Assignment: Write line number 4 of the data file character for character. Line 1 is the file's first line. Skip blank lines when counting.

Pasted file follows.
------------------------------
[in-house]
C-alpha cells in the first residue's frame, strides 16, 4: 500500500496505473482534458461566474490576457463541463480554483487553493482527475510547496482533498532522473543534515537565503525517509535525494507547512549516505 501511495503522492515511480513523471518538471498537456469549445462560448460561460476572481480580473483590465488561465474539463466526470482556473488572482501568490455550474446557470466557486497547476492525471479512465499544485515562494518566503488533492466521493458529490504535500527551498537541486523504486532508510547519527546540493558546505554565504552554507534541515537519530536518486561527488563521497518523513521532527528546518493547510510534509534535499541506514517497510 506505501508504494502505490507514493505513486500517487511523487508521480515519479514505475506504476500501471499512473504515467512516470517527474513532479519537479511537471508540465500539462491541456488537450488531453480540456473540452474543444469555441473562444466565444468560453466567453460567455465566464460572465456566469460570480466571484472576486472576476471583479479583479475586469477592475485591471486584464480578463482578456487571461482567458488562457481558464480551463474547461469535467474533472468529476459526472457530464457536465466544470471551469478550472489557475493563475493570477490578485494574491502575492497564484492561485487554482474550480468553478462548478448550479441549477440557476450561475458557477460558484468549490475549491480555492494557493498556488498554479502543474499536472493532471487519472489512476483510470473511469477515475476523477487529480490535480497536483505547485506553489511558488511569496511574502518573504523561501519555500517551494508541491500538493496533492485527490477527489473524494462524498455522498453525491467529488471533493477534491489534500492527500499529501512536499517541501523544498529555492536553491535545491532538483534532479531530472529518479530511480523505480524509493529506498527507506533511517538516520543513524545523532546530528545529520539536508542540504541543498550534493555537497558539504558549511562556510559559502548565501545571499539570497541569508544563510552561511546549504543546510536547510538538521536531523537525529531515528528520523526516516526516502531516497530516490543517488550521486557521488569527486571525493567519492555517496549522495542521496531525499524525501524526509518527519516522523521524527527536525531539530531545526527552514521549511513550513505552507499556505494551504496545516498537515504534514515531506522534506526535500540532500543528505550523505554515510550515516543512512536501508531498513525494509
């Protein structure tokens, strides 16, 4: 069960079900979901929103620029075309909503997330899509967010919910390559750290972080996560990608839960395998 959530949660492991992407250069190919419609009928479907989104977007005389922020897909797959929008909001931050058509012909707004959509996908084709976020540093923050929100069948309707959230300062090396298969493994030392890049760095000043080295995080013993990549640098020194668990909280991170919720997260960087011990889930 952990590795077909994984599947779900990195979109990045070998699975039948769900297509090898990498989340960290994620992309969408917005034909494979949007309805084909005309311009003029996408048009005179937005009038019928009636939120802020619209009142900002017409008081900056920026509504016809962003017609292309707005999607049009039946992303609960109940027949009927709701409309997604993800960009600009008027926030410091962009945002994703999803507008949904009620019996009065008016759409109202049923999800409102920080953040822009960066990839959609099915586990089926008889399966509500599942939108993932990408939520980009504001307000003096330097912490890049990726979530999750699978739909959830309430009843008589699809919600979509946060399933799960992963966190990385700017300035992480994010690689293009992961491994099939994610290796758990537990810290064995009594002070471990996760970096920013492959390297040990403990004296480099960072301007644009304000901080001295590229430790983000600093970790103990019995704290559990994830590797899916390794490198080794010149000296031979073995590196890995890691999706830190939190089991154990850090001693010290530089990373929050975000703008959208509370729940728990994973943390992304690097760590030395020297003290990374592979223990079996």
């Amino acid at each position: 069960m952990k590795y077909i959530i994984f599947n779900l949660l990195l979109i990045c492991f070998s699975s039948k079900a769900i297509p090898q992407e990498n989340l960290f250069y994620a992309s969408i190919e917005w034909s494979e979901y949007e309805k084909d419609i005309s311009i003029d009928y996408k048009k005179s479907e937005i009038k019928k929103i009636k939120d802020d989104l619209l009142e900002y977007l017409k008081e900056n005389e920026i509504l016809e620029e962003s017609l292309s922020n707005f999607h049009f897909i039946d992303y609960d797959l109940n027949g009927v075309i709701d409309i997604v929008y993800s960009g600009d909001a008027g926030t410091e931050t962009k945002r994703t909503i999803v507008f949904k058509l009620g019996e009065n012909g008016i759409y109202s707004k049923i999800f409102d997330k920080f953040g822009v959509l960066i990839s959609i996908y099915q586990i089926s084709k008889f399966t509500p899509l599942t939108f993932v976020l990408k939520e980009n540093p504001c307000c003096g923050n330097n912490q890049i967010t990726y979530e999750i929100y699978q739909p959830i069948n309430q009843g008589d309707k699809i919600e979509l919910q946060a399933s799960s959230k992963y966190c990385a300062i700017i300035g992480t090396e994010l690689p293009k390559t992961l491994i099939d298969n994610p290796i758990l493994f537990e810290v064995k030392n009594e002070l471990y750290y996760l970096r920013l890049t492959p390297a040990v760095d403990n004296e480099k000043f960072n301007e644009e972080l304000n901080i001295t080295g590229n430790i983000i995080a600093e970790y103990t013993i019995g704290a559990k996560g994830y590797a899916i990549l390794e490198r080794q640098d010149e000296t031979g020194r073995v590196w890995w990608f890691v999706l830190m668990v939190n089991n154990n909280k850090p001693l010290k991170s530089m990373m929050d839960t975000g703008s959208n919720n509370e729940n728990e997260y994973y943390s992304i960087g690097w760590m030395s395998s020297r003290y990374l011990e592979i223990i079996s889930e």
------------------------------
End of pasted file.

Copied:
């Amino acid at each position: 069960m952990k590795y077909i959530i994984f599947n779900l949660l990195l979109i990045c492991f070998s699975s039948k079900a769900i297509p090898q992407e990498n989340l960290f250069y994620a992309s969408i190919e917005w034909s494979e979901y949007e309805k084909d419609i005309s311009i003029d009928y996408k048009k005179s479907e937005i009038k019928k929103i009636k939120d802020d989104l619209l009142e900002y977007l017409k008081e900056n005389e920026i509504l016809e620029e962003s017609l292309s922020n707005f999607h049009f897909i039946d992303y609960d797959l109940n027949g009927v075309i709701d409309i997604v929008y993800s960009g600009d909001a008027g926030t410091e931050t962009k945002r994703t909503i999803v507008f949904k058509l009620g019996e009065n012909g008016i759409y109202s707004k049923i999800f409102d997330k920080f953040g822009v959509l960066i990839s959609i996908y099915q586990i089926s084709k008889f399966t509500p899509l599942t939108f993932v976020l990408k939520e980009n540093p504001c307000c003096g923050n330097n912490q890049i967010t990726y979530e999750i929100y699978q739909p959830i069948n309430q009843g008589d309707k699809i919600e979509l919910q946060a399933s799960s959230k992963y966190c990385a300062i700017i300035g992480t090396e994010l690689p293009k390559t992961l491994i099939d298969n994610p290796i758990l493994f537990e810290v064995k030392n009594e002070l471990y750290y996760l970096r920013l890049t492959p390297a040990v760095d403990n004296e480099k000043f960072n301007e644009e972080l304000n901080i001295t080295g590229n430790i983000i995080a600093e970790y103990t013993i019995g704290a559990k996560g994830y590797a899916i990549l390794e490198r080794q640098d010149e000296t031979g020194r073995v590196w890995w990608f890691v999706l830190m668990v939190n089991n154990n909280k850090p001693l010290k991170s530089m990373m929050d839960t975000g703008s959208n919720n509370e729940n728990e997260y994973y943390s992304i960087g690097w760590m030395s395998s020297r003290y990374l011990e592979i223990i079996s889930e």